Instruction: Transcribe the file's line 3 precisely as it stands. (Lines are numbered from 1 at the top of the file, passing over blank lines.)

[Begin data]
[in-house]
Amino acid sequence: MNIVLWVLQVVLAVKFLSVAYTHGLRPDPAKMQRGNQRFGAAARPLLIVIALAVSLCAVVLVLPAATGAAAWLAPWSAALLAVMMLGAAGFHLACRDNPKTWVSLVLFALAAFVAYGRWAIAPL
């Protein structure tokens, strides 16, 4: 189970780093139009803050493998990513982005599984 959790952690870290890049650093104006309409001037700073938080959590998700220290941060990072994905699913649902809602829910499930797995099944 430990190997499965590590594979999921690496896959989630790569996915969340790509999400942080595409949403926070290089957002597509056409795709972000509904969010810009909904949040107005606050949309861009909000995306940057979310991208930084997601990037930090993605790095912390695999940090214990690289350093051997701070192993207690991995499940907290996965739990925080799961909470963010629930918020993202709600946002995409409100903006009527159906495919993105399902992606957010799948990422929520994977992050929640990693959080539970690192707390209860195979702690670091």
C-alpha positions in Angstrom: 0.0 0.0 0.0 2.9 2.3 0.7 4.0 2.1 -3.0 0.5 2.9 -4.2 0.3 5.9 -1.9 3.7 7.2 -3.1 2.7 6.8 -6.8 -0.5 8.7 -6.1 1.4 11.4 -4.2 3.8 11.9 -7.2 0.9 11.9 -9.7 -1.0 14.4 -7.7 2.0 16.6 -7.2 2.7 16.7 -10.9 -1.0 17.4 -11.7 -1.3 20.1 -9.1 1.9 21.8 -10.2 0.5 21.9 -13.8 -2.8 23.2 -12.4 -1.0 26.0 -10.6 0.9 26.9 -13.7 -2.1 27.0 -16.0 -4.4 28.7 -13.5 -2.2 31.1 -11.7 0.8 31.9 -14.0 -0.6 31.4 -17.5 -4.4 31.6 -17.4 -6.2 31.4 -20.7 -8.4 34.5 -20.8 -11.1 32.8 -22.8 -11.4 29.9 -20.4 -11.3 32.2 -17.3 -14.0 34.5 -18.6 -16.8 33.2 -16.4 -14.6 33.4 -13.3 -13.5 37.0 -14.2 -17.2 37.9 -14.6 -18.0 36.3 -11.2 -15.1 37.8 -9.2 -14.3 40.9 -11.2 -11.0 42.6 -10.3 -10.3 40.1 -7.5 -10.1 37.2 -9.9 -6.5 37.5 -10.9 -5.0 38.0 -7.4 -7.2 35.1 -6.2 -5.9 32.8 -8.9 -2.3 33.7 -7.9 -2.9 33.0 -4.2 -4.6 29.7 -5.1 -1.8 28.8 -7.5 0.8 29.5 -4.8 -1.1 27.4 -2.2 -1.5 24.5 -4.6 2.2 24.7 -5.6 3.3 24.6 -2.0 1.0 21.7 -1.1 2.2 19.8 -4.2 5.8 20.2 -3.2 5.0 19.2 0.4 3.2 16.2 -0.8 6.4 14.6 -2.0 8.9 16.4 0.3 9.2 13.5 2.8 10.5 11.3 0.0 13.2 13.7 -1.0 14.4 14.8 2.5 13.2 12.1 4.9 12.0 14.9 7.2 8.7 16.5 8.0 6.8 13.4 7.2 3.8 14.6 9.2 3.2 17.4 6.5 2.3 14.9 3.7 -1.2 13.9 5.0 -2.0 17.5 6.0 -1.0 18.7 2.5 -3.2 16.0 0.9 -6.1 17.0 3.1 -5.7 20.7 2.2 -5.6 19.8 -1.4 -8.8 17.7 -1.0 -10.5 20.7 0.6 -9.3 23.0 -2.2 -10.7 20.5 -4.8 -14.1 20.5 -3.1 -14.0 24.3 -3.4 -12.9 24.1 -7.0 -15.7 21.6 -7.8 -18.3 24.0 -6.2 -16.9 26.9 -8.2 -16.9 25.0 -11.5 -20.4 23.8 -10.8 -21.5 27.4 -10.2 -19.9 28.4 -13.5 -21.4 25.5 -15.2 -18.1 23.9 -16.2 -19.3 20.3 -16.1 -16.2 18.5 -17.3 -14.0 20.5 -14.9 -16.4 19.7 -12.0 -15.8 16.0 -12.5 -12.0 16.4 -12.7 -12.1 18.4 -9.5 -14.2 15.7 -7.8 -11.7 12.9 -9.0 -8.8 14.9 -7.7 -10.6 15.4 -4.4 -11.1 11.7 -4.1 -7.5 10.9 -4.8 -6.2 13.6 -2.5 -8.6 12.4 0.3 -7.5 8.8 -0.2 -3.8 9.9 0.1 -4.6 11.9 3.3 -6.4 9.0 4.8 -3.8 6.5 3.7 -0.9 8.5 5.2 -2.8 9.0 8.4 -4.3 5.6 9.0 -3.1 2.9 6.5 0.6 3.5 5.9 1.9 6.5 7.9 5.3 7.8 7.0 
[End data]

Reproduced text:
């Protein structure tokens, strides 16, 4: 189970780093139009803050493998990513982005599984 959790952690870290890049650093104006309409001037700073938080959590998700220290941060990072994905699913649902809602829910499930797995099944 430990190997499965590590594979999921690496896959989630790569996915969340790509999400942080595409949403926070290089957002597509056409795709972000509904969010810009909904949040107005606050949309861009909000995306940057979310991208930084997601990037930090993605790095912390695999940090214990690289350093051997701070192993207690991995499940907290996965739990925080799961909470963010629930918020993202709600946002995409409100903006009527159906495919993105399902992606957010799948990422929520994977992050929640990693959080539970690192707390209860195979702690670091």